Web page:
If you’re lucky and visit in the summertime, you’ll also find the cheapest train tickets (!) to other places around Porto, such as Portugal’s little Venice , Aveiro.
And when I say cheap, I mean 1.5€ for a round trip cheap.
Igreja de São Francisco
Porto’s only remaining Gothic church is not much to look at from the outside but you’ll be truly impressed with its interior, dating back to the 14th century.
I’ve been in so many churches that I know it’s sometimes hard to be wowed – you know, you’ve seen one Gothic church and you’ve kind of seen them all.
Well, it’s not the case with this one.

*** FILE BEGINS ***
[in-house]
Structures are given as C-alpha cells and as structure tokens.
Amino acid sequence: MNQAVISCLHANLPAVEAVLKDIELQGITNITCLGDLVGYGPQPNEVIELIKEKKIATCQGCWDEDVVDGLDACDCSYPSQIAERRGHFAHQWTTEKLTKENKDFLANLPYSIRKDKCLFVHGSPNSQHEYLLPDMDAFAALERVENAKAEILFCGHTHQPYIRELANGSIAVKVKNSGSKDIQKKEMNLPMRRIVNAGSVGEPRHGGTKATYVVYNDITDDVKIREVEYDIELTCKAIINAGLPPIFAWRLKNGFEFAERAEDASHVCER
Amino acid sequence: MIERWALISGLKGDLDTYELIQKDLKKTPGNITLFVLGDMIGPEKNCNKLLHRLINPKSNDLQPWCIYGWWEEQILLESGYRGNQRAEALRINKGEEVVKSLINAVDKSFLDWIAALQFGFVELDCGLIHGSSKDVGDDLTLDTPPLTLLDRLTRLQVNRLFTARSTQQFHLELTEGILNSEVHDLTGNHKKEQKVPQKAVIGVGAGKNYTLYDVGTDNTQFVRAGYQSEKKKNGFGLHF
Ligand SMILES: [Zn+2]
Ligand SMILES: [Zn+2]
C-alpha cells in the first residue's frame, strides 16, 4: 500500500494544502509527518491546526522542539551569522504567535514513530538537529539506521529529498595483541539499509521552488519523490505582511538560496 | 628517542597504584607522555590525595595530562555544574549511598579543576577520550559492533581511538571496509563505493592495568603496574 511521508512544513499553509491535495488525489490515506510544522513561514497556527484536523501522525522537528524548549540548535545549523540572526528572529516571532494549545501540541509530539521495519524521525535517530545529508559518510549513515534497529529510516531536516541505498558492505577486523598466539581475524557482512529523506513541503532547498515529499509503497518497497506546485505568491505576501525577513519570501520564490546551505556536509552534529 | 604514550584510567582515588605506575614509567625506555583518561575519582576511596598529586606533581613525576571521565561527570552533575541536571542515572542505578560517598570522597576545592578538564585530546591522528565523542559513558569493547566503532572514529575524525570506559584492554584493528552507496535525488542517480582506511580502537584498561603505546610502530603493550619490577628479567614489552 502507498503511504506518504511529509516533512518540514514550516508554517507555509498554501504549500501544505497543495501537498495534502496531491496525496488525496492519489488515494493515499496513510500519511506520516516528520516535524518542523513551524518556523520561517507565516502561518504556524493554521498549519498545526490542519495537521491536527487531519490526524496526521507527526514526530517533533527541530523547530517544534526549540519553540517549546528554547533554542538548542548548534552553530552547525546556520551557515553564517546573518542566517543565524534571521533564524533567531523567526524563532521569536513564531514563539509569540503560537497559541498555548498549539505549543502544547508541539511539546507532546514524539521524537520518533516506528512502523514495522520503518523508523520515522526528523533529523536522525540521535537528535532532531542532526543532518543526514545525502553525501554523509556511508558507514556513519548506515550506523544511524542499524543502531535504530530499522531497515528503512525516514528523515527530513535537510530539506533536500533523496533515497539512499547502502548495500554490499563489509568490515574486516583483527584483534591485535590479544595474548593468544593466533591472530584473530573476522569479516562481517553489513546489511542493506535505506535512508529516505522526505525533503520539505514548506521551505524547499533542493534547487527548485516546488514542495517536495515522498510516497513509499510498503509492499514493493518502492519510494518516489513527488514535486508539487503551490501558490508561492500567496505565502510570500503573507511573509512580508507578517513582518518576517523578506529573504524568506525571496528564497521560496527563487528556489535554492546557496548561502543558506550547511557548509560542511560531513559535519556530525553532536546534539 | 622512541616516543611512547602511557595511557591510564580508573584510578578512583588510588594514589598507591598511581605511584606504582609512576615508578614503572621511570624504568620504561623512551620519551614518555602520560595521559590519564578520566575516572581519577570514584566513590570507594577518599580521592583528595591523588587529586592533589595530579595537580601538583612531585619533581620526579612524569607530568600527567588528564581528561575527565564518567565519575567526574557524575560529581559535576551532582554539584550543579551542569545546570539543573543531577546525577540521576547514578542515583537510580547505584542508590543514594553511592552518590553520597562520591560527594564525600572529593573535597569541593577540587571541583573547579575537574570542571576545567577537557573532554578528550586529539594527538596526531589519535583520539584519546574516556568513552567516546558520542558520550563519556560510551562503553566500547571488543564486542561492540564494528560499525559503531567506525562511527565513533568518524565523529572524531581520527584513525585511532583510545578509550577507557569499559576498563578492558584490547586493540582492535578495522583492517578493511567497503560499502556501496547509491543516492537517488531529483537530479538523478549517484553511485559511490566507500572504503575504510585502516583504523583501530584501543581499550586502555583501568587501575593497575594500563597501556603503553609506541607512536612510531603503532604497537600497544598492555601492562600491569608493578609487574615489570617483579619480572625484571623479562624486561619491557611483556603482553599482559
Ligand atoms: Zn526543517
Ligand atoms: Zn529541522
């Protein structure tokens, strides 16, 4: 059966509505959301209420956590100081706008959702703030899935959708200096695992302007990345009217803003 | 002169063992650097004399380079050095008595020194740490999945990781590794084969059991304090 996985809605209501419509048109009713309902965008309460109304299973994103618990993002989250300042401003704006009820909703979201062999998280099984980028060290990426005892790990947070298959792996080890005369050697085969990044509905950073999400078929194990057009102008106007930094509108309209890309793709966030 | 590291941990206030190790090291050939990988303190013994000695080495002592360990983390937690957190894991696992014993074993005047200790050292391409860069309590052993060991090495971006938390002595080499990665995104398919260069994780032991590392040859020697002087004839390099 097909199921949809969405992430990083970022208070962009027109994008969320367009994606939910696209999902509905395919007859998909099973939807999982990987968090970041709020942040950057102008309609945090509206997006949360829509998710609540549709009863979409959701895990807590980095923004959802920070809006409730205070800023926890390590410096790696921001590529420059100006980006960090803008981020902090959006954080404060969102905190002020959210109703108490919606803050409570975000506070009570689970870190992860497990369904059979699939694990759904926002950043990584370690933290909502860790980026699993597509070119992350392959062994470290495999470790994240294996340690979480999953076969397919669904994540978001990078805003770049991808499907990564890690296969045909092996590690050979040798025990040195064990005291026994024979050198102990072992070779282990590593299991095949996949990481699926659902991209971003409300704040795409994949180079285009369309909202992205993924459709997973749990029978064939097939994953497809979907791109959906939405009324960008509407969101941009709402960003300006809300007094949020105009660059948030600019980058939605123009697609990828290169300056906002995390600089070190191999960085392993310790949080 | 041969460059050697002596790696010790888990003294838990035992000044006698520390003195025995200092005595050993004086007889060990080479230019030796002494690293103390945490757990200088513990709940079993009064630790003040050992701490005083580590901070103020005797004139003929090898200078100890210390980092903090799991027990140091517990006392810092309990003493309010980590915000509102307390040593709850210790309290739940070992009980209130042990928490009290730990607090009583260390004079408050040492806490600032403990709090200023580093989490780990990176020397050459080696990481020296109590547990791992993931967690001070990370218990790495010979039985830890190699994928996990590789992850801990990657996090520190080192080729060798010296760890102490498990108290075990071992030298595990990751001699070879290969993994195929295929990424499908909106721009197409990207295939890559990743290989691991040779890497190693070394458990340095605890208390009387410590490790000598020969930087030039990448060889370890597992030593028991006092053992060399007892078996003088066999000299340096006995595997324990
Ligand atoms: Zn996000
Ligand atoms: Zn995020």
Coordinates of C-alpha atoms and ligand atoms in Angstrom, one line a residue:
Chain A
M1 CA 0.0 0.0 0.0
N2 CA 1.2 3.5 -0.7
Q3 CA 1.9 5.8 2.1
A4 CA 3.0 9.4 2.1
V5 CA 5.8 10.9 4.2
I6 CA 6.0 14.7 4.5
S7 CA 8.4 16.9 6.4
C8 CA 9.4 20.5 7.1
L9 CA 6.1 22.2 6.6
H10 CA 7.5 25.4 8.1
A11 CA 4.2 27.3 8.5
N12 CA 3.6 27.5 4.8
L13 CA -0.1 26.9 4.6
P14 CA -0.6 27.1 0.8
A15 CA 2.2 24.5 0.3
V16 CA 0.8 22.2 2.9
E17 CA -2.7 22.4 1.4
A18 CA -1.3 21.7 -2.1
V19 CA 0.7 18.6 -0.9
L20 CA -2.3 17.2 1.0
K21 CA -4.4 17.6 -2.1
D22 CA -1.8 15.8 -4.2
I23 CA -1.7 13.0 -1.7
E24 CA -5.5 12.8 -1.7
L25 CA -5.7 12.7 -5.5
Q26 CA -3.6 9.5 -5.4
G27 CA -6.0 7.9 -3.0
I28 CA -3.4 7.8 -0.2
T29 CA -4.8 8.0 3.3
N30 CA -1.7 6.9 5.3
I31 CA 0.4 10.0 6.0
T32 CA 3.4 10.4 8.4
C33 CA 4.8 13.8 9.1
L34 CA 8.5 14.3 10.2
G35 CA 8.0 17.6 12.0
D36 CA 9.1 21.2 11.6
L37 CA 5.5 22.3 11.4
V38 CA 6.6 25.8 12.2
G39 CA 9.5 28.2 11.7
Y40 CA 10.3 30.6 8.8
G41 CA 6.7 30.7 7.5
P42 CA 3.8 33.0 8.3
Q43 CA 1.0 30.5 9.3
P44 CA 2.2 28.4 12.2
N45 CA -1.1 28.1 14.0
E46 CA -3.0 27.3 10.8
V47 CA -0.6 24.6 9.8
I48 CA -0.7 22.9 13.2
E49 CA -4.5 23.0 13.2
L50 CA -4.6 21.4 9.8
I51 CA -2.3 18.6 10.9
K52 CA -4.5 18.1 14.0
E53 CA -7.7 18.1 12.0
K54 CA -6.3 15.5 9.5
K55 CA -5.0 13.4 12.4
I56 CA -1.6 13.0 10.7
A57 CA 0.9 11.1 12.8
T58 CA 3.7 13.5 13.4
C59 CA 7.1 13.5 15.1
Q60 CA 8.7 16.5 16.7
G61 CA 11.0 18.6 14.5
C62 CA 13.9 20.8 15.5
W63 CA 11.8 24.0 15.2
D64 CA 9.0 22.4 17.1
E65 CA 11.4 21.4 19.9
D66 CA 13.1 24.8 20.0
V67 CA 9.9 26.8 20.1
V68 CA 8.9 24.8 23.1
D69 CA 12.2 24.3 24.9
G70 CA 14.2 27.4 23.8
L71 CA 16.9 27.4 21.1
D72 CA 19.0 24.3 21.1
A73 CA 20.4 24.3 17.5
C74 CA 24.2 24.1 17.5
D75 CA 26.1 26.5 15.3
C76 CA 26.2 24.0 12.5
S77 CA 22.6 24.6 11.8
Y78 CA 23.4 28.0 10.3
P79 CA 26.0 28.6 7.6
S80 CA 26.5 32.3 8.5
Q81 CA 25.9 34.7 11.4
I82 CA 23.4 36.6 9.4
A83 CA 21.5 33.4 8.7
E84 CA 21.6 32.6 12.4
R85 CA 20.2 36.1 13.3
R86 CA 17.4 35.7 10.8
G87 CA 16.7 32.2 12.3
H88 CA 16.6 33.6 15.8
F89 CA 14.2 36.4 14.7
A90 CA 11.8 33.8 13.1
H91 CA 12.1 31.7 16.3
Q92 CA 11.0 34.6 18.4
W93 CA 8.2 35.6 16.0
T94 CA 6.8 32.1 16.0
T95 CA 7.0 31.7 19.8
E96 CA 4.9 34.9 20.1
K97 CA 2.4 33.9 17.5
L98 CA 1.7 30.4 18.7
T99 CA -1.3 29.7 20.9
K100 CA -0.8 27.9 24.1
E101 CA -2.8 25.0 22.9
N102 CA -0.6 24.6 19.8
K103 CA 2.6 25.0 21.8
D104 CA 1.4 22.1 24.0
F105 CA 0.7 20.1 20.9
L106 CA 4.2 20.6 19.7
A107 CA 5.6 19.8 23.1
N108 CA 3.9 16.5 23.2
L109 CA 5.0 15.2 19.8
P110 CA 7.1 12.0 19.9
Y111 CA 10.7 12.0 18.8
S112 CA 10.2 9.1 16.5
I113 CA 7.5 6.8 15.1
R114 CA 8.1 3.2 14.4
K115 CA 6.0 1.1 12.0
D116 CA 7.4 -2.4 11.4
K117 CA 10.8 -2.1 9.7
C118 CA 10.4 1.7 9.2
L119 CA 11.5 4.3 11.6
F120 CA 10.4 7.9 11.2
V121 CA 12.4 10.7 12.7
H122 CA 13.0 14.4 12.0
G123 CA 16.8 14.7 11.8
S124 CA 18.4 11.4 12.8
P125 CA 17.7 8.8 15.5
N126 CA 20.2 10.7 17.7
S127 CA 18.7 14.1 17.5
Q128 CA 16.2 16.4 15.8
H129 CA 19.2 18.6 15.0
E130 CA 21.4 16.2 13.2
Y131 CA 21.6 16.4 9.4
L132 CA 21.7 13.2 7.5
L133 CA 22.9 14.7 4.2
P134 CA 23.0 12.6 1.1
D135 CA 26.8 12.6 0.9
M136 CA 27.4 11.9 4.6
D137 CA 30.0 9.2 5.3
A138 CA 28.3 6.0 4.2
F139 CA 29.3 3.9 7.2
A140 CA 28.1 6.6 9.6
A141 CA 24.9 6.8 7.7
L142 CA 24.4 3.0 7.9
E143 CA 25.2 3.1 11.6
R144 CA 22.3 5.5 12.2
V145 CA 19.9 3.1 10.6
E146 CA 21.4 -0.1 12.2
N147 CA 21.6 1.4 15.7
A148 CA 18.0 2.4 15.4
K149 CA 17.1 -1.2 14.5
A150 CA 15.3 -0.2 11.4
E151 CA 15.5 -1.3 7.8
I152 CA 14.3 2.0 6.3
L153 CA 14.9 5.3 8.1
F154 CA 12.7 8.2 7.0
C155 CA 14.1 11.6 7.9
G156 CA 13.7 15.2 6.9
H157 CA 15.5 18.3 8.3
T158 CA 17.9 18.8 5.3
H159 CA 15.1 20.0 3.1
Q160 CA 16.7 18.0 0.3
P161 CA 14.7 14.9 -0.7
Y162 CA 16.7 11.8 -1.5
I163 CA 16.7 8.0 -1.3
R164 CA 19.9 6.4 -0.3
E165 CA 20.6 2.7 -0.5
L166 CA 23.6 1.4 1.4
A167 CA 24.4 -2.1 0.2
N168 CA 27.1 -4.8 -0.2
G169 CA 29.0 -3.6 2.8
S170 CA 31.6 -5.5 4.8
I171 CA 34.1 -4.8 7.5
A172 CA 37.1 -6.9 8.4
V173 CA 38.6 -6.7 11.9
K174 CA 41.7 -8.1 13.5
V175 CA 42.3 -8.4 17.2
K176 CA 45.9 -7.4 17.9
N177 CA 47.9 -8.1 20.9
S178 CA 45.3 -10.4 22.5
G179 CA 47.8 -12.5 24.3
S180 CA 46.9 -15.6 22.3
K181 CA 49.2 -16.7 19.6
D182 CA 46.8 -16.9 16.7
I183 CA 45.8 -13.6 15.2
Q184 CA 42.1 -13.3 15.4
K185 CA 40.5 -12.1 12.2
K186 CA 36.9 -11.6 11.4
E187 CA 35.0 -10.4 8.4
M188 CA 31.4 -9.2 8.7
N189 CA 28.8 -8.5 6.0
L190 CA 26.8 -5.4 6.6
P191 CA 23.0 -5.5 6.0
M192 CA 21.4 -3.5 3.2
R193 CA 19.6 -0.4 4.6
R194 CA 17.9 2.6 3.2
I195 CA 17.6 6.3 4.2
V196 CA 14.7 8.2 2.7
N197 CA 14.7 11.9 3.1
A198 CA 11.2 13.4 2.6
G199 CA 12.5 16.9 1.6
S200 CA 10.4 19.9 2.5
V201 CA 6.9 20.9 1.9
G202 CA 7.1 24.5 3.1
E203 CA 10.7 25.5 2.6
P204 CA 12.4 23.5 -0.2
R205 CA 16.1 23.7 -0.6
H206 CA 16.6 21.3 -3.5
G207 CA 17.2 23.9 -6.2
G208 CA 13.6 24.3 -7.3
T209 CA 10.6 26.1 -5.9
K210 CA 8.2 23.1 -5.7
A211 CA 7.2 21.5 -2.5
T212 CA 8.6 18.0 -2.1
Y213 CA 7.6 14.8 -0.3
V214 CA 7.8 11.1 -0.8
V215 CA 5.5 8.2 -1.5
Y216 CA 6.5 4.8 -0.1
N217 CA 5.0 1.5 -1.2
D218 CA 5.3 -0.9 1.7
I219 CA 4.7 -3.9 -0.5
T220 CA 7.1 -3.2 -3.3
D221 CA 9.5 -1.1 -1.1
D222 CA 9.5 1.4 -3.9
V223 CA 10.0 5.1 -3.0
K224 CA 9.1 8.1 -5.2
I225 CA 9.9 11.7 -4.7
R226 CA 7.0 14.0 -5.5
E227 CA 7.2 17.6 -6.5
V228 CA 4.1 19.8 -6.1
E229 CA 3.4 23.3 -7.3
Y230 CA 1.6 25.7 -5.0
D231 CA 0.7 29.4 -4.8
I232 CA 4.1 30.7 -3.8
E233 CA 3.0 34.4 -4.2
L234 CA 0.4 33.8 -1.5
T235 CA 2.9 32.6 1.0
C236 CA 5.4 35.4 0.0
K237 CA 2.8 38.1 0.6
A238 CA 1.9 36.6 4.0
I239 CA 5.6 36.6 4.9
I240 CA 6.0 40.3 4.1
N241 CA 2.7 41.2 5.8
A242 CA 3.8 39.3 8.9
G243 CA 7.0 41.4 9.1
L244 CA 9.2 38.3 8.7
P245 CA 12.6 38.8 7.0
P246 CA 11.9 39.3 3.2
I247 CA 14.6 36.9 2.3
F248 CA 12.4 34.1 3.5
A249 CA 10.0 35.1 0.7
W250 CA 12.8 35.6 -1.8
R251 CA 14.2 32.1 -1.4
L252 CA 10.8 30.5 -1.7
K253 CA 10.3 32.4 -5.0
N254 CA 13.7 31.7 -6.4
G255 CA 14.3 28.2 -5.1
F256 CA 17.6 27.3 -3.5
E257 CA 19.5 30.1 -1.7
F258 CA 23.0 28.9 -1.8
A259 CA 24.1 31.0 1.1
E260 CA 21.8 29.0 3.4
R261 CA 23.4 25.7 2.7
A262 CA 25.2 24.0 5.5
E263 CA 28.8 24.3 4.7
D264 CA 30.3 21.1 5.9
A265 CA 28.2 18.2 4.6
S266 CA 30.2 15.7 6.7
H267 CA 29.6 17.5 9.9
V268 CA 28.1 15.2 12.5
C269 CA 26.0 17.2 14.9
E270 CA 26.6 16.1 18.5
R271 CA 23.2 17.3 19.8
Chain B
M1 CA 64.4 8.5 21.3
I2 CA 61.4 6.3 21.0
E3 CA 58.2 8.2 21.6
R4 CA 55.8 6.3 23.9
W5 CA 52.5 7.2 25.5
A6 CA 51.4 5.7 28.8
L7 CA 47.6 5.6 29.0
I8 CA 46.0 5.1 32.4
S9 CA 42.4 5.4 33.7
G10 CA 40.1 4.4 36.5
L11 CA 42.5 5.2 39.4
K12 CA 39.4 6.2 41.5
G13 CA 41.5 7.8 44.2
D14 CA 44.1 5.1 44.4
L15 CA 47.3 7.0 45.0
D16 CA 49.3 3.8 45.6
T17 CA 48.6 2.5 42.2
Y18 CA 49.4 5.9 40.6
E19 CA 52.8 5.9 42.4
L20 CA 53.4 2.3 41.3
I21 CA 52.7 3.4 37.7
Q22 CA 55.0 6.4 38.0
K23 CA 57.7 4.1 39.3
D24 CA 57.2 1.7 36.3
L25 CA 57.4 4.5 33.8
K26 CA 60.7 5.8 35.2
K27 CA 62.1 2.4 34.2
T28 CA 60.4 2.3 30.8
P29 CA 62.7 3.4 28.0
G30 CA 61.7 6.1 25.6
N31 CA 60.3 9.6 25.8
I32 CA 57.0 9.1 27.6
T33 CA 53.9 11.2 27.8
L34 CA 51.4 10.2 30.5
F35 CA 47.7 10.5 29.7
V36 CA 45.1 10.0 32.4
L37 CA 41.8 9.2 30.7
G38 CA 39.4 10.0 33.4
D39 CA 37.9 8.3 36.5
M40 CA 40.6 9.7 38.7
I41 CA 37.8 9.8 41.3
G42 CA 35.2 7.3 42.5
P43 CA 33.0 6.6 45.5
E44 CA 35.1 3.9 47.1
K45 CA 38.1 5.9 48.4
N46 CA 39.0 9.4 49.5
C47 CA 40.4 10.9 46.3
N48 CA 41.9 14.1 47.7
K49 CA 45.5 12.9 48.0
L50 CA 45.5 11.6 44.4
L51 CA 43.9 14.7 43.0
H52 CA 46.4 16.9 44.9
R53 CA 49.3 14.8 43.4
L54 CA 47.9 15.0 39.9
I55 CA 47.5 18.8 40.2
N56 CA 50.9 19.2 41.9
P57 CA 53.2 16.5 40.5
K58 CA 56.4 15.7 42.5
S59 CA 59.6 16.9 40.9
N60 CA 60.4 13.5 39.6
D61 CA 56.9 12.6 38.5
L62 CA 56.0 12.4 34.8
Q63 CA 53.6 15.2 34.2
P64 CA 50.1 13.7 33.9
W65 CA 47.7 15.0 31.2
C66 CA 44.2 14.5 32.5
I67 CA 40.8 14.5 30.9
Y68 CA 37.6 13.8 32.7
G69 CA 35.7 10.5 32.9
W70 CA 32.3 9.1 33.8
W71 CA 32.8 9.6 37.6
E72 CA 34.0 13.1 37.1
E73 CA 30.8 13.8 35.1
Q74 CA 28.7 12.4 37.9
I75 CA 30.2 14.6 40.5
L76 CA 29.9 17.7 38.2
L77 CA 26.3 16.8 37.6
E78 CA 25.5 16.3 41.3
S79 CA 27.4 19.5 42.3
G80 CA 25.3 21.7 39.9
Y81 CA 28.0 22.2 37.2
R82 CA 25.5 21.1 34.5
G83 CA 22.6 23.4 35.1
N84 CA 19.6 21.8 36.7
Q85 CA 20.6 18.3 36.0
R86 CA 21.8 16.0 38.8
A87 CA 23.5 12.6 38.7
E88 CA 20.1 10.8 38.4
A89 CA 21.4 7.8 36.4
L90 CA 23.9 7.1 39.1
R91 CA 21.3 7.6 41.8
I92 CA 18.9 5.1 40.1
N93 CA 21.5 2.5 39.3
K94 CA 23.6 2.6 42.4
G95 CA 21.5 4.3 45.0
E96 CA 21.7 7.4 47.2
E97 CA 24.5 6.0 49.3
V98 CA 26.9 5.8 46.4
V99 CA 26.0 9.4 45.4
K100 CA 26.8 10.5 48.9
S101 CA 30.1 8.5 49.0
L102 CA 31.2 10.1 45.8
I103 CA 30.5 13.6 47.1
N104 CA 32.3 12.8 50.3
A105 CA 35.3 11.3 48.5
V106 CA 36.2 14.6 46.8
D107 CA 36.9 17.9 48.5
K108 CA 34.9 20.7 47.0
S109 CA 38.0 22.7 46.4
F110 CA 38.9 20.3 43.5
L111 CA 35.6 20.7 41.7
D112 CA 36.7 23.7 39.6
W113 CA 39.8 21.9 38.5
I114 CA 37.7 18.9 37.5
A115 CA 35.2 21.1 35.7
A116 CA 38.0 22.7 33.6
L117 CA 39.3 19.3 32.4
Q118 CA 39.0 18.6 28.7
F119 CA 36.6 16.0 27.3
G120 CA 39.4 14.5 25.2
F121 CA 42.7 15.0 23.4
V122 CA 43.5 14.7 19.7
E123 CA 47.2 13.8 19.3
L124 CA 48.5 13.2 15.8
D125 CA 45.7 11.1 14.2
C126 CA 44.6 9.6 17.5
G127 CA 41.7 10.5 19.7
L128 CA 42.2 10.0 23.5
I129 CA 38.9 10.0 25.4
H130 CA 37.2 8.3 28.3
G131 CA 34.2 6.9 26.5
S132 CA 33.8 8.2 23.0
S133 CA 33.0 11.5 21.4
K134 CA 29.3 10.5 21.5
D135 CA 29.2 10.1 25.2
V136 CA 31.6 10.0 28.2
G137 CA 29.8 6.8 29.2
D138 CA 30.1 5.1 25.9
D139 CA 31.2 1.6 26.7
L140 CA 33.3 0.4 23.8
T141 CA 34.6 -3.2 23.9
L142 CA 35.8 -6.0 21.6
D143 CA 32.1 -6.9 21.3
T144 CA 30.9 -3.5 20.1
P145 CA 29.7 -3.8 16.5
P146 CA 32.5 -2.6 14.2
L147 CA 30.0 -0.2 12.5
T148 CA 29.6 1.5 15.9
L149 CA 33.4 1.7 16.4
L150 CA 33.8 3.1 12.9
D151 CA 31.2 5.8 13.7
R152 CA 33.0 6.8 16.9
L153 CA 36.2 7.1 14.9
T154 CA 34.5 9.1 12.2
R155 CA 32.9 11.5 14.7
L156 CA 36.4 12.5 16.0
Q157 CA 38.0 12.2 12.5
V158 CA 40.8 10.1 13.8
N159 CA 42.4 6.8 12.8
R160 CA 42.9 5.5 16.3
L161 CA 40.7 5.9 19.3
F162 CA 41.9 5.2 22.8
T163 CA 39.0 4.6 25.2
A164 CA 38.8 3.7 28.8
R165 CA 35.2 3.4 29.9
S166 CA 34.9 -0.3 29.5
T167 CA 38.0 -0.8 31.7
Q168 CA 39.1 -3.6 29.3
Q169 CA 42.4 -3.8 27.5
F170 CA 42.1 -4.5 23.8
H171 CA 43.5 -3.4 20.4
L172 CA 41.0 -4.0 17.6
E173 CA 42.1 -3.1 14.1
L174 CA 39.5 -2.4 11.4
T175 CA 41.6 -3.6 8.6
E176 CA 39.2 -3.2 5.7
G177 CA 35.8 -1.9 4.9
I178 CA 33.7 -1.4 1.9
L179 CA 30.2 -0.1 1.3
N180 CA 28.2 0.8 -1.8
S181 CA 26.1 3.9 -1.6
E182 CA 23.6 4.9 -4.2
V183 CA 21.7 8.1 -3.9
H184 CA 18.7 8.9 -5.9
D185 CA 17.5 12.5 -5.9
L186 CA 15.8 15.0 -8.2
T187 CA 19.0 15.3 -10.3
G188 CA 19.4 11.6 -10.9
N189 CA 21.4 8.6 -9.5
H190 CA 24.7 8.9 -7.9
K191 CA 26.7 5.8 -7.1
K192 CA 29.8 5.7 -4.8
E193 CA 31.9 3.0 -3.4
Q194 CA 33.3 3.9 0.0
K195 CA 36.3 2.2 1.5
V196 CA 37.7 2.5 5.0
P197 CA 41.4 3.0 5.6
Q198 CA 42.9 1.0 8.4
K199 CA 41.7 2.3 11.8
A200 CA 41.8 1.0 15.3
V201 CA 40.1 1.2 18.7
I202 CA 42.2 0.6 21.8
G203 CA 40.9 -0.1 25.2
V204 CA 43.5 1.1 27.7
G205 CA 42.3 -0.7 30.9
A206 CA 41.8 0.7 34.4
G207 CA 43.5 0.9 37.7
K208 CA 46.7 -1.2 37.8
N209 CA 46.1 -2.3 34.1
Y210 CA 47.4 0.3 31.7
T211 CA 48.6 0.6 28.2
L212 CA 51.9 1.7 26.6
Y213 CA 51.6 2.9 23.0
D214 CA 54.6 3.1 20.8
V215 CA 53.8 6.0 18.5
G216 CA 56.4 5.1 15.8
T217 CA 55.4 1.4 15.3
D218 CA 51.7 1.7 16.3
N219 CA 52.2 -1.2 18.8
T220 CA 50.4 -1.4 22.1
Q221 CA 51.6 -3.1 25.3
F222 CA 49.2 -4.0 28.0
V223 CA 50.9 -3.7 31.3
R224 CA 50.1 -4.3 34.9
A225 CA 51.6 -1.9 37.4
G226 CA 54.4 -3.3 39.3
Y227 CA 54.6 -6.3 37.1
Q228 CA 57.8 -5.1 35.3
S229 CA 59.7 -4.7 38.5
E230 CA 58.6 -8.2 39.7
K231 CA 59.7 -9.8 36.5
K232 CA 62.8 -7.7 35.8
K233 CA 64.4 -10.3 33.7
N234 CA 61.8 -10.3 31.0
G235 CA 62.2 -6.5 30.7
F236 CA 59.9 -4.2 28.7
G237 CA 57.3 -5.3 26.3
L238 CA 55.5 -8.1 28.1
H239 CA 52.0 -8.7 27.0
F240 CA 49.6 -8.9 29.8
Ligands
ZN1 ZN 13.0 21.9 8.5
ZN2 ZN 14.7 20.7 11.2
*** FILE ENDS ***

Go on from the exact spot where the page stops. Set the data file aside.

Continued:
Luis I bridge / Douro cruise:
The azulejos together with the Luis I bridge are perhaps the first things that come to mind when you say Porto.
You can book a cruise on the Douro to see the 7 bridges at a relatively cheap price of 15 € and there are plenty of operators to choose from.
It’s not so much about the bridges, but if you want to have some nice shots of the city’s colorful postcard pretty facades and you maybe don’t have enough walking time (or just lazy), the cruise will be perfect for you.
Port wine cellar visit & Fado concert
Yes, it’s a touristy thing to do, so what?
It’s relatively inexpensive at 18€ and even if you don’t care how wines are made, the tour will give you a decent tasting of the 3 different port wines, while you listen on local Fado music.
Otherwise known as the “Harry Potter” library. If you’re a fan – personally I am not, and it was too crowded, so we decided to skip it.